January 1, 1767

1767 January 1 (Thursday).  I took some gratulatory Notice of the revolving Mercy, giving myself some Time to think of the Loving Kindness of the Lord towards Me and Mine.  But alas!  How Soon the Scenes Shift!  A Letter from Mr. Forbes of Brookfield informs that Jeduthun, youngest Son of Ebenezer was at the Point of Death.  This was writ 4 p.m. last Lords Day.  At Eve came another Letter from the Same, acquainting Me that the Child dyed half after 6 in the morning of that Day, viz. Dec. 29.  The Lord Sanctify it to all of us!  To the more immediate Parents especially!  The Child was born Apr. 2, 1765.  At Eve came Mr. Moore and lodged here.  N.B. Mr. Zechariah Hicks of Sutton was come from Cambridge and dined (though late) here:  Speaks the Extremity of the Cold yesterday — that Mr. Winthrop said, “by the Weather Glass, it was as Cold as any had been these fifteen Years.”  But last Night and this Morning, I think were colder than yesterday.

January 2, 1767

1767 January 2 (Friday).  Mr. Moore goes to Master Cushing and brings him.  They dine here.  P.M. they get Mr. Andrews’s sleigh, and take Sarah and Suse with them, though it is exceeding Cold, and design to go to Mr. Morse’s at Shrewsbury — and tomorrow (if they can stand it) to Westminster.  A Letter from Mr. Stone, inclosing the late Rev. Mr. Prince’s (of Boston) Journal through England.  A Letter from my Son Baldwin of Dec. 29 informing me of Jeduthun Parkman’s Death and apprizing us of his Design to send a sleigh for Mrs. P______.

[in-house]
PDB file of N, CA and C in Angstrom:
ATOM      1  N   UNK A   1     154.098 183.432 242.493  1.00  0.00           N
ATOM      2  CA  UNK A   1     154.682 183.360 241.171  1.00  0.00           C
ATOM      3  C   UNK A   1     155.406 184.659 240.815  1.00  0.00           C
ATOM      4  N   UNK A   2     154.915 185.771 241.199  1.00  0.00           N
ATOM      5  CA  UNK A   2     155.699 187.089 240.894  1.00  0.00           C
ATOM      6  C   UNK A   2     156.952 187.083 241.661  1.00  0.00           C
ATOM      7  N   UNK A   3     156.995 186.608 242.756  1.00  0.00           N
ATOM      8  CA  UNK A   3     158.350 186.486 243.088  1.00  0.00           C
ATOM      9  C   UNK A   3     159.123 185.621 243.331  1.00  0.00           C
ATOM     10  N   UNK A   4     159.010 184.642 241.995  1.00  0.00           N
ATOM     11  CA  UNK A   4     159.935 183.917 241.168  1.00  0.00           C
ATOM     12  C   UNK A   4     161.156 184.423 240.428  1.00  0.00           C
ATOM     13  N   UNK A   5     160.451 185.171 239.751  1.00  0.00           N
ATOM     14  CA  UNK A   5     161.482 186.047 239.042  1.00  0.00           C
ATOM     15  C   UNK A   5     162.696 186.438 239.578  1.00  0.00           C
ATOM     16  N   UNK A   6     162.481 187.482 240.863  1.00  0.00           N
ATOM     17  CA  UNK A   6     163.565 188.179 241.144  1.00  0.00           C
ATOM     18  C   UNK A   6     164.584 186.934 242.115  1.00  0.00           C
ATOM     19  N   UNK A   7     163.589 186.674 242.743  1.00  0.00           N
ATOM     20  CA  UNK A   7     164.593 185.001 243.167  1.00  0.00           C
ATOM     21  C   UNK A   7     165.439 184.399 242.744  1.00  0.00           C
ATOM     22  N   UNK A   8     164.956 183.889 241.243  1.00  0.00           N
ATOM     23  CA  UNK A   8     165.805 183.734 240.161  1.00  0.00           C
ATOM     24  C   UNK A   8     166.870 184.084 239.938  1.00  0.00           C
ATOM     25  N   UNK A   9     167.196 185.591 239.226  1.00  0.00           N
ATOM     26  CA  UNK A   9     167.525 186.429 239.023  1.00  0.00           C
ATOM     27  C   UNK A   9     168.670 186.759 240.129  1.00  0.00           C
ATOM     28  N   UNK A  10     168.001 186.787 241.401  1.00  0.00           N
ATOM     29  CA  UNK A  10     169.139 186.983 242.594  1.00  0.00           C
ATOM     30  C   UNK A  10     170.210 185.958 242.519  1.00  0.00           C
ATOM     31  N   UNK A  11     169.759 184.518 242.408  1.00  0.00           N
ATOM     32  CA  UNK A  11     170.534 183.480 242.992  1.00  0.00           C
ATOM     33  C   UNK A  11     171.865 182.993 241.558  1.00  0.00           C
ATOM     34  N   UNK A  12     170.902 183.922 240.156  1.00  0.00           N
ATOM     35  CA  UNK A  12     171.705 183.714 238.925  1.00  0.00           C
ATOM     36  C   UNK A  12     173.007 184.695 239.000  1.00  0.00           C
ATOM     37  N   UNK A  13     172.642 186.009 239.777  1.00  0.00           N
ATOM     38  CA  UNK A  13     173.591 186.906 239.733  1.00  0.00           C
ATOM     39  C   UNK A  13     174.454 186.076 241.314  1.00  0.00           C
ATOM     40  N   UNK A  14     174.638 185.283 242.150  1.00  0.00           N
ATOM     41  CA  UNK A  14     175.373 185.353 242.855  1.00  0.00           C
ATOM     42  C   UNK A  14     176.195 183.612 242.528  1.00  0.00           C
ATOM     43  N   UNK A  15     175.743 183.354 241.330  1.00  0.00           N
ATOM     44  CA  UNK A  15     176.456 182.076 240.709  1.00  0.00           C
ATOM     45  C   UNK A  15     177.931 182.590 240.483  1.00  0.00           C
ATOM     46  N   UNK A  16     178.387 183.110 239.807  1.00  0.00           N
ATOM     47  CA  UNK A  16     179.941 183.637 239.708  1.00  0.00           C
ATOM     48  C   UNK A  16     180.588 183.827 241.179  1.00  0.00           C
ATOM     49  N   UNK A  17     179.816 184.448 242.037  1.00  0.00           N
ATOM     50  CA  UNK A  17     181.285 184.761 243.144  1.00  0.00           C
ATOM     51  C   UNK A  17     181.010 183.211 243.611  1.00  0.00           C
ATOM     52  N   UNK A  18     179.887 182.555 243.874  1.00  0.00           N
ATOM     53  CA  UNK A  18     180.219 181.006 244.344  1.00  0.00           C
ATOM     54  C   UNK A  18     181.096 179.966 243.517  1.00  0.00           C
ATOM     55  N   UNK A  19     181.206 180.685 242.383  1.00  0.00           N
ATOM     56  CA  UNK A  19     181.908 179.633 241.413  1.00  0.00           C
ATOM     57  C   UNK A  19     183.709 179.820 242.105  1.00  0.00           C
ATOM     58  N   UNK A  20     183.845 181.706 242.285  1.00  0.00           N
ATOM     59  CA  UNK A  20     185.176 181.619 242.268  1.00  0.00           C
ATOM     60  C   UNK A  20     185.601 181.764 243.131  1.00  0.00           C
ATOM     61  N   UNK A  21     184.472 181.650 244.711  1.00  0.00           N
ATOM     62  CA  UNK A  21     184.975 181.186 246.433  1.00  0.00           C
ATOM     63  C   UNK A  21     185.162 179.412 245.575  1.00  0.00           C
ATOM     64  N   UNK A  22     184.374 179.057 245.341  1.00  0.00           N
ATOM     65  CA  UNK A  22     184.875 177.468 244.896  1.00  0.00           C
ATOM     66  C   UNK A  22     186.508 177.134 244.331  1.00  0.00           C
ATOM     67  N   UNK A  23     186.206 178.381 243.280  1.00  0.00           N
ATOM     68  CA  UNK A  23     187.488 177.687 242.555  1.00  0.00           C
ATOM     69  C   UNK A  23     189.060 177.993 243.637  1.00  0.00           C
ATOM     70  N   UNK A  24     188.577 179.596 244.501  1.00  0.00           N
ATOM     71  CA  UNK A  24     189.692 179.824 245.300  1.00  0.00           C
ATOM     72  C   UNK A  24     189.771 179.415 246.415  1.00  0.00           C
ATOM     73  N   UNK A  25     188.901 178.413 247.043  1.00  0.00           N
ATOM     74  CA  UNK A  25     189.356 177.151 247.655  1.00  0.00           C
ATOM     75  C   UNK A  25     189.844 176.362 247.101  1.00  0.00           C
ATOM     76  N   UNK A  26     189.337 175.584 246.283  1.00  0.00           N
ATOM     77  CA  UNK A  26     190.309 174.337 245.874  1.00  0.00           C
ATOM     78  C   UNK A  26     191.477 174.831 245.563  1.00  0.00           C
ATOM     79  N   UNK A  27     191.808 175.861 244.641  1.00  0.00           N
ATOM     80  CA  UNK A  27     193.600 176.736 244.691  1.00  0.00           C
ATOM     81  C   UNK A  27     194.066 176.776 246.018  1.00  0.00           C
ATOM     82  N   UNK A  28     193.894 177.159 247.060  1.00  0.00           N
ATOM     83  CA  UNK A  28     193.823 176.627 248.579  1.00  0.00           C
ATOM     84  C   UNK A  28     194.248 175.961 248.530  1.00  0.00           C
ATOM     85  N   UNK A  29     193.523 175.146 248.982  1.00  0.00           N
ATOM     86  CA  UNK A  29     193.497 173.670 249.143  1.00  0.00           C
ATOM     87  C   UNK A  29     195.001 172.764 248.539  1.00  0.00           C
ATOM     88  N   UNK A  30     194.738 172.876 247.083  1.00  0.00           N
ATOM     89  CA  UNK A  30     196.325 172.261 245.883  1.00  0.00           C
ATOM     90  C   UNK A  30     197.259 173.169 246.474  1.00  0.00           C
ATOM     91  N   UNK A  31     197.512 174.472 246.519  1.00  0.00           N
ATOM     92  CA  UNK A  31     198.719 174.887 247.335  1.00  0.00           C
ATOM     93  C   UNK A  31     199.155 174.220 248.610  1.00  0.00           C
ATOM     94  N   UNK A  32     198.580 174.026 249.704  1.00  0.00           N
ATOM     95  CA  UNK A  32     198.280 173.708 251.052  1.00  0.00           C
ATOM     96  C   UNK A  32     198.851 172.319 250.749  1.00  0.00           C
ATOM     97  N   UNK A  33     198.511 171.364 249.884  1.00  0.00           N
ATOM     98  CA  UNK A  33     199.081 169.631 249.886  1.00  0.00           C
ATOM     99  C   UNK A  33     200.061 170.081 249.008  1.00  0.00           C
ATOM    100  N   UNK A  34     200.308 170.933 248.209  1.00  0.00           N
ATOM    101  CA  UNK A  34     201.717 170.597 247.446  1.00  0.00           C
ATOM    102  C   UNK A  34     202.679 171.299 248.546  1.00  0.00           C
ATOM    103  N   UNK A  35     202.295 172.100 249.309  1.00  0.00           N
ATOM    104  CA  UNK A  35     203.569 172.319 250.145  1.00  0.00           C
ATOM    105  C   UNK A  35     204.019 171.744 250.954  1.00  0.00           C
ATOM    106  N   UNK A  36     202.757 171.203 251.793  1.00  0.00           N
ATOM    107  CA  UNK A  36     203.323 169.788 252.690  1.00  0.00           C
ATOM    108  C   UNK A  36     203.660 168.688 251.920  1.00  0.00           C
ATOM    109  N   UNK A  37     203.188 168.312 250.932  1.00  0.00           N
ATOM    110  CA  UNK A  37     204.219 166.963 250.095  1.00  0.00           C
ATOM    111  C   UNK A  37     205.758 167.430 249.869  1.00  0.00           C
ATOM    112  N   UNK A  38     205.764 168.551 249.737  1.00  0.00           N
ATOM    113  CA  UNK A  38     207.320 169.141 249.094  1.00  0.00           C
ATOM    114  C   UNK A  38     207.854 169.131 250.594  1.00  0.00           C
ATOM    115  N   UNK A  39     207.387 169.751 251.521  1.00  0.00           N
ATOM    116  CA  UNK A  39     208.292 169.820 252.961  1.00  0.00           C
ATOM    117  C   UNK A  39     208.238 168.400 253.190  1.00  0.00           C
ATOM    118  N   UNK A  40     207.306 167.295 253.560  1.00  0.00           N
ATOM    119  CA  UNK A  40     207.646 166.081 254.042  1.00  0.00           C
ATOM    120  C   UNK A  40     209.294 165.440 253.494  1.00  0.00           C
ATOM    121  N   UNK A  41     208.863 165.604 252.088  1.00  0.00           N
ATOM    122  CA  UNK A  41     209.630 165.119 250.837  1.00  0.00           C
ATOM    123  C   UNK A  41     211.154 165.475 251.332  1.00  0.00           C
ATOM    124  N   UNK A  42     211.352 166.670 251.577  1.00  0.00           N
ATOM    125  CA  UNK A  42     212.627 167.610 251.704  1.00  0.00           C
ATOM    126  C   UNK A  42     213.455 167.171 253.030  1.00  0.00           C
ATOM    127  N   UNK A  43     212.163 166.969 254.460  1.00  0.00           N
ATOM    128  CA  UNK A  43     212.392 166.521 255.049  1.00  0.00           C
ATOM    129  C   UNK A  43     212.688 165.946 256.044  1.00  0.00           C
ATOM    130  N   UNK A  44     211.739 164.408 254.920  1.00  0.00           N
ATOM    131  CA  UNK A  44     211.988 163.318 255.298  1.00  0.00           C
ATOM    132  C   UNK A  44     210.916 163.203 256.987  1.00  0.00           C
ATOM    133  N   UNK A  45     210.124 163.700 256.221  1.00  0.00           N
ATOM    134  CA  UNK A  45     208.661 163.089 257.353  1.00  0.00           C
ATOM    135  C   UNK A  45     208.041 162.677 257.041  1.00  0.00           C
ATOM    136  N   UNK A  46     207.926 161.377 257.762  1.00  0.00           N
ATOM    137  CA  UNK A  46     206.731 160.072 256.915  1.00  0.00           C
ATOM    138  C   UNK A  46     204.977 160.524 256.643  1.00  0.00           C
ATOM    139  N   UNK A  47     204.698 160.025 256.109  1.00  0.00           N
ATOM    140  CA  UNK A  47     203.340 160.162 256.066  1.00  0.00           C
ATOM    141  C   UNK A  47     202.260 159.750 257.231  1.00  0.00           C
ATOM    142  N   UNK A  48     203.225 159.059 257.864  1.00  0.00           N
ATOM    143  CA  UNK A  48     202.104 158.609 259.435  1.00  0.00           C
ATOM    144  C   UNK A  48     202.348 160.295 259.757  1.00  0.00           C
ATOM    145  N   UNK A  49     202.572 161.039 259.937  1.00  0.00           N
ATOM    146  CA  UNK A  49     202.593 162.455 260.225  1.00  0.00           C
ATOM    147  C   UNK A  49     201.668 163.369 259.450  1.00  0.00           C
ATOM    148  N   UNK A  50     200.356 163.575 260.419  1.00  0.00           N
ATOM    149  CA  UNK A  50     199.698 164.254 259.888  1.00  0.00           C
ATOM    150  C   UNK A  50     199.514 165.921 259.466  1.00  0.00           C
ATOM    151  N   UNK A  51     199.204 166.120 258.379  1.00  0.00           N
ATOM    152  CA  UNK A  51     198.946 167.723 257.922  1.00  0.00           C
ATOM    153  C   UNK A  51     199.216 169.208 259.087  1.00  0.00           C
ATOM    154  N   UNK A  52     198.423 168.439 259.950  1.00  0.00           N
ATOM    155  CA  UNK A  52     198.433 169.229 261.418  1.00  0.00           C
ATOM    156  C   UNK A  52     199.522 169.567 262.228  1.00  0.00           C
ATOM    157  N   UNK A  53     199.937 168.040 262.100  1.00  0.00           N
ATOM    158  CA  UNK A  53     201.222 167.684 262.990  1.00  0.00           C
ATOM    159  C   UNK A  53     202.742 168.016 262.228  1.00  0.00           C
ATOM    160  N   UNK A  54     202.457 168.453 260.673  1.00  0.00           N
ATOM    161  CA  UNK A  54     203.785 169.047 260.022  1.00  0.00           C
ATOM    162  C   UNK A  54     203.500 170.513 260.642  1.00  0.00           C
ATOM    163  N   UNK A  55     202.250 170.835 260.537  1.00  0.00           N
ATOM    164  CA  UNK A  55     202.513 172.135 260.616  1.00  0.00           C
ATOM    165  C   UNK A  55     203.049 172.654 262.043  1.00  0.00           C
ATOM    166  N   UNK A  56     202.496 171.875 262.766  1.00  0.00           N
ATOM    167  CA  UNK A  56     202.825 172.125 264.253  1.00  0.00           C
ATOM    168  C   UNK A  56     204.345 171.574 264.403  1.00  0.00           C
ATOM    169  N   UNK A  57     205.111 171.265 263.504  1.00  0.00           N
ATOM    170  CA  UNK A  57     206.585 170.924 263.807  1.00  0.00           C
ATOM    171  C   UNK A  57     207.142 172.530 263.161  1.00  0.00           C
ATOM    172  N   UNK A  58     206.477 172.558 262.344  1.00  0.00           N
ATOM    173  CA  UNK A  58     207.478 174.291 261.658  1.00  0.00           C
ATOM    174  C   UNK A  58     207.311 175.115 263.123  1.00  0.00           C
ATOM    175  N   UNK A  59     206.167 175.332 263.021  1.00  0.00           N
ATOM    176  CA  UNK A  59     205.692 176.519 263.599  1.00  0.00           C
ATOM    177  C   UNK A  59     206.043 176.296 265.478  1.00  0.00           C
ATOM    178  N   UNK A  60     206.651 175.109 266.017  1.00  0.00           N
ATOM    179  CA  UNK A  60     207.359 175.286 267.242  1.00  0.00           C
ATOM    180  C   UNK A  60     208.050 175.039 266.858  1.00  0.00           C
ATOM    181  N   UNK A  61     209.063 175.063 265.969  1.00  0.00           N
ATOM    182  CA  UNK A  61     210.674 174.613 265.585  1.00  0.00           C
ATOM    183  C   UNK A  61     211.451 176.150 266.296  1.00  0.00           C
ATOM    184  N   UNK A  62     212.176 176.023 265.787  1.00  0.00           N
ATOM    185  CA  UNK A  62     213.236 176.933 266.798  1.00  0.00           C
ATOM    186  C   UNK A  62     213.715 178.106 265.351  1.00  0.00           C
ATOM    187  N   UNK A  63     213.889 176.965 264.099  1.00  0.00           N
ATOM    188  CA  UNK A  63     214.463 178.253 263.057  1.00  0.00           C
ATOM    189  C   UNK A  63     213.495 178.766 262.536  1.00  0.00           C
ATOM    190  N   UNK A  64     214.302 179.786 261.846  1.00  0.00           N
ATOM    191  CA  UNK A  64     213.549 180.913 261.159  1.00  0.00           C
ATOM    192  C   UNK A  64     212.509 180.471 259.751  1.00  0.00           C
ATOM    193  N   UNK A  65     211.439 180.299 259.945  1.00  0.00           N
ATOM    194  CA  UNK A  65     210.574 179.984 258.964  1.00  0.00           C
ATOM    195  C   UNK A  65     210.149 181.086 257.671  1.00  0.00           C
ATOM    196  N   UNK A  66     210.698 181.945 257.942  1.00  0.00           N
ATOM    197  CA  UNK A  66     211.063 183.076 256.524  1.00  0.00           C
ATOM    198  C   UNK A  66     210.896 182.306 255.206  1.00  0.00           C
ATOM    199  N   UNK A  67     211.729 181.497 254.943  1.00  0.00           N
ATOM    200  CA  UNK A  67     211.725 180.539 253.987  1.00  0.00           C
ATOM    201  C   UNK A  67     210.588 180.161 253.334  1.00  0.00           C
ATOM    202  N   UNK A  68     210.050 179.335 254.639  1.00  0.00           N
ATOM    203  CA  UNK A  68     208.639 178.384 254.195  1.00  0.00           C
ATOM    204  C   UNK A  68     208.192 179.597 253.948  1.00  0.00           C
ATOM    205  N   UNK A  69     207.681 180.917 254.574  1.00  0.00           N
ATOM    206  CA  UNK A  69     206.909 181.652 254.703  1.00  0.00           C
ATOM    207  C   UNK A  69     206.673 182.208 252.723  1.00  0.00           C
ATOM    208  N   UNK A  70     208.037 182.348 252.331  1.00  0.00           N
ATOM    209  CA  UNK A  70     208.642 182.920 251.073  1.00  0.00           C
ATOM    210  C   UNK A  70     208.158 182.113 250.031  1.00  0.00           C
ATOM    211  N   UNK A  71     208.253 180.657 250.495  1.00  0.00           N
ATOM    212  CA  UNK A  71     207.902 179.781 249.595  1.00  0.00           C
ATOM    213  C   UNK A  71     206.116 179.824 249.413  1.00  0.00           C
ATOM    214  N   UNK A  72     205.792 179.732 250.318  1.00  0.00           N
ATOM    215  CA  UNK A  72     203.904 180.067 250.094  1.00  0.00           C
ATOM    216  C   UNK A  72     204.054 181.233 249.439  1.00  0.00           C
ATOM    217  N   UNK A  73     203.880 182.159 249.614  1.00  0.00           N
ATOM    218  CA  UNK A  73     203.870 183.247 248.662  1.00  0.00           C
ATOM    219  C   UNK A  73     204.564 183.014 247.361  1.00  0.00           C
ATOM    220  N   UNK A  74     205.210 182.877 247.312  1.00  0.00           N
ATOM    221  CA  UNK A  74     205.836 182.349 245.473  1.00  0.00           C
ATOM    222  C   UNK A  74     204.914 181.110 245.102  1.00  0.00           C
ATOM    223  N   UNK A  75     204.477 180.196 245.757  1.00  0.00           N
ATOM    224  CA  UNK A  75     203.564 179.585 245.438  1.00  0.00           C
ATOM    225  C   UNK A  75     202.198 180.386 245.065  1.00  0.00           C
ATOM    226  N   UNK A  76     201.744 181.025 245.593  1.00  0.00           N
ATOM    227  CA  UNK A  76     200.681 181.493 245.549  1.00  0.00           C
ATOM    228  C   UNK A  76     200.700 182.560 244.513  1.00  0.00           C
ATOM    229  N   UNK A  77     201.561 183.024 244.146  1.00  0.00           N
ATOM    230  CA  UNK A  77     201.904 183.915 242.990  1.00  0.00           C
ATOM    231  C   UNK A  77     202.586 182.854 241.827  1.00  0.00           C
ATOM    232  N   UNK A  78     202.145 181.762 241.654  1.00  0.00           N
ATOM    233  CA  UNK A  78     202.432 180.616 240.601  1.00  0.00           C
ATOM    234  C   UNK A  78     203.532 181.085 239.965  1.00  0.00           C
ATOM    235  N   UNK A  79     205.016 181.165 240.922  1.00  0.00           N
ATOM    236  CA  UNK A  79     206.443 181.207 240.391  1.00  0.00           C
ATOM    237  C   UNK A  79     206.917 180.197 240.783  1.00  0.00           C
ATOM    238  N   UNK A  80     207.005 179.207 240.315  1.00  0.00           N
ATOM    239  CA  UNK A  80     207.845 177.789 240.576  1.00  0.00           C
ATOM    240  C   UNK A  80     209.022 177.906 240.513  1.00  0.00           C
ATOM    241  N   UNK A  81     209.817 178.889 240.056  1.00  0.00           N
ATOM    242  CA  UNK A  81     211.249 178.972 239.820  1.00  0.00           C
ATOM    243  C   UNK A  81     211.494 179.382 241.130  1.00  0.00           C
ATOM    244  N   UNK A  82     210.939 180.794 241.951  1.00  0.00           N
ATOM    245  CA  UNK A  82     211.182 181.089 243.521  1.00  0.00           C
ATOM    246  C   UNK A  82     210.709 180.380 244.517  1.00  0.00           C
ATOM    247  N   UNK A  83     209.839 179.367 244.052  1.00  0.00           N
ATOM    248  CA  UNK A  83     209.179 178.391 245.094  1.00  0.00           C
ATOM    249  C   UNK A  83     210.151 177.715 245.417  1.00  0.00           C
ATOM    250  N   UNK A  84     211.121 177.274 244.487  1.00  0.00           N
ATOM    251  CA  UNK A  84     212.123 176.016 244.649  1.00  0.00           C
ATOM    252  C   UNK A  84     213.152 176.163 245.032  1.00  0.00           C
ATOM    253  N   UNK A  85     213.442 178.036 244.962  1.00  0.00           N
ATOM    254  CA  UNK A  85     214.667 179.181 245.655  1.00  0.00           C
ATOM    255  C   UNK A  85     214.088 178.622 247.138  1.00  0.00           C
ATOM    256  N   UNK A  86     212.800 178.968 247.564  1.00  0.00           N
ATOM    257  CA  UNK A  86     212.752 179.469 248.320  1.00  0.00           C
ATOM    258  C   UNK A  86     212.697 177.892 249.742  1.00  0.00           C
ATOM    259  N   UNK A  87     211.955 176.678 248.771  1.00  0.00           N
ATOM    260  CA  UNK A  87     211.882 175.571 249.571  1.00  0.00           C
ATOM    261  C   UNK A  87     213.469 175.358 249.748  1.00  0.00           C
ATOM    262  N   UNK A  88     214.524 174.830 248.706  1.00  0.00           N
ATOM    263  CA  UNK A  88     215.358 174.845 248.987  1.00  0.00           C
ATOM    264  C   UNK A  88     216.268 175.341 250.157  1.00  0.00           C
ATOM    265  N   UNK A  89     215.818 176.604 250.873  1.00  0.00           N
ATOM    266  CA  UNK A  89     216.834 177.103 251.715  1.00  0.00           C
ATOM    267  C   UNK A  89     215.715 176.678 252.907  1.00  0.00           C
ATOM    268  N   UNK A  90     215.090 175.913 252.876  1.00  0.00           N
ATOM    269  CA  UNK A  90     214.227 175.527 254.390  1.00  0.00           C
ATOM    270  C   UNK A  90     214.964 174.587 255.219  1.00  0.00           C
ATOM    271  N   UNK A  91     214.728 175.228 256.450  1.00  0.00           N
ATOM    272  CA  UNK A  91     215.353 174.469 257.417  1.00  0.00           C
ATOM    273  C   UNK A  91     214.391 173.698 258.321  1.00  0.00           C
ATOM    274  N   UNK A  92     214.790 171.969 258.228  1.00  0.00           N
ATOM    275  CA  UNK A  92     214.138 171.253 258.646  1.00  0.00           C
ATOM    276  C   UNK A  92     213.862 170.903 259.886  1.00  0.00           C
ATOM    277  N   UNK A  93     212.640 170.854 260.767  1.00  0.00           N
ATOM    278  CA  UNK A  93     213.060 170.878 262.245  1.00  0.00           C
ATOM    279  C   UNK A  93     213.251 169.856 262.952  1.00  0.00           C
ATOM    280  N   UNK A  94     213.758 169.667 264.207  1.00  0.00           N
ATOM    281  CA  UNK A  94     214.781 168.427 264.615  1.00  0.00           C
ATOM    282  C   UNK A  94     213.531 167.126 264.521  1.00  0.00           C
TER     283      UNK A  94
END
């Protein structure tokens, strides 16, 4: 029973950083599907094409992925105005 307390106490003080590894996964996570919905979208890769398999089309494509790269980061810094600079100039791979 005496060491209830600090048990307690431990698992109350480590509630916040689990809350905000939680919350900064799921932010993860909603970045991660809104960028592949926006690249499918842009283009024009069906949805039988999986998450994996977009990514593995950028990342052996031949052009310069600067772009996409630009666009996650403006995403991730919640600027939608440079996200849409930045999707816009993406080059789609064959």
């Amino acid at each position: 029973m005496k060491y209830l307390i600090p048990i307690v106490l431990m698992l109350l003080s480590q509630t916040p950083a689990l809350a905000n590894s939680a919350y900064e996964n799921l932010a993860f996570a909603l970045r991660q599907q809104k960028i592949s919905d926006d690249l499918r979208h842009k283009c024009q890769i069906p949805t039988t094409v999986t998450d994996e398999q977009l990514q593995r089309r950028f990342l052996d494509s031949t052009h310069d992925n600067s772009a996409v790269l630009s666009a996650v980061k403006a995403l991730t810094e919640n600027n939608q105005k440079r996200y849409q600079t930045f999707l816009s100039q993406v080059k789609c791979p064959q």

January 7, 1767

1767 January 7 (Wednesday).  Am reading Crysal volume 2.  This work is writ with great Spirit and is a severe Satyr against Debauchery, if it be read with due Discretion; but I fear many read it merely as Entertainment, and forget the true Design of it; and then it may rather teach and promote vice, than restrain it.  The Political Remarks in this volume appear to be just; and opens the diabolical Projections of the Jesuits, if this Account may be rely’d on.

January 8, 1767

1767 January 8 (Thursday).  Deacon Tainter and Capt. Wood killed for me the Hog which I bought last year of Mr. Kinsman.  It weighed 282.  Am informed that Old Judge Ward is dead.  May it be useful to Me; and Every Instance of Mortality serve to quicken me to prepare for my own Departure!  At Mr. Stone’s Request in behalf of Dr. Stiles of Newport, I am preparing Some Account of Westborough.  At Eve Messrs. Moore and Cushing with my Daughters, return from Westminster, and notwithstanding our Fears, are Well, having had a good Journey — for which Thanks and Praise to God!  They bring us the bad news that Mr. Harrington of Lancaster has had a bad Fall on the Ice and broke one of his Leggs which prevented his going to Walpole Ordination — and that Mr. Bridge of Sudbury hast lost his New-born son; which probably has prevented his Grand father Smith’s going to that ordination also.  Mr. Moore lodges here.  Mr. Cushing after Supper went to his own Quarters.

January 14, 1767

1767 January 14 (Wednesday).  Great Complaint has been made of my staying at Home so very much; I therefore undertook to visit my Brethren in the Ministry.  Rode to Southborough and dined at Mr. Stones and communicate to him what I have writ about Westborough at his Request for Dr. Stiles.  And he Communicates to me a MS Sent him to judge of, containing animadversions on Mr. Mellens 15 Discourses.  Rode to Mr. Smith to see him under the various Providences he has lately been exercised by, viz. Marriage of Miss Suse Low; and Death of Mrs. Bridge’s Child.  I find him very lonely — no Housekeeper, none but his servants.  Mrs. Martyn (Suse) is gone to Mrs. Bridge’s.  I lodged there.

January 17, 1767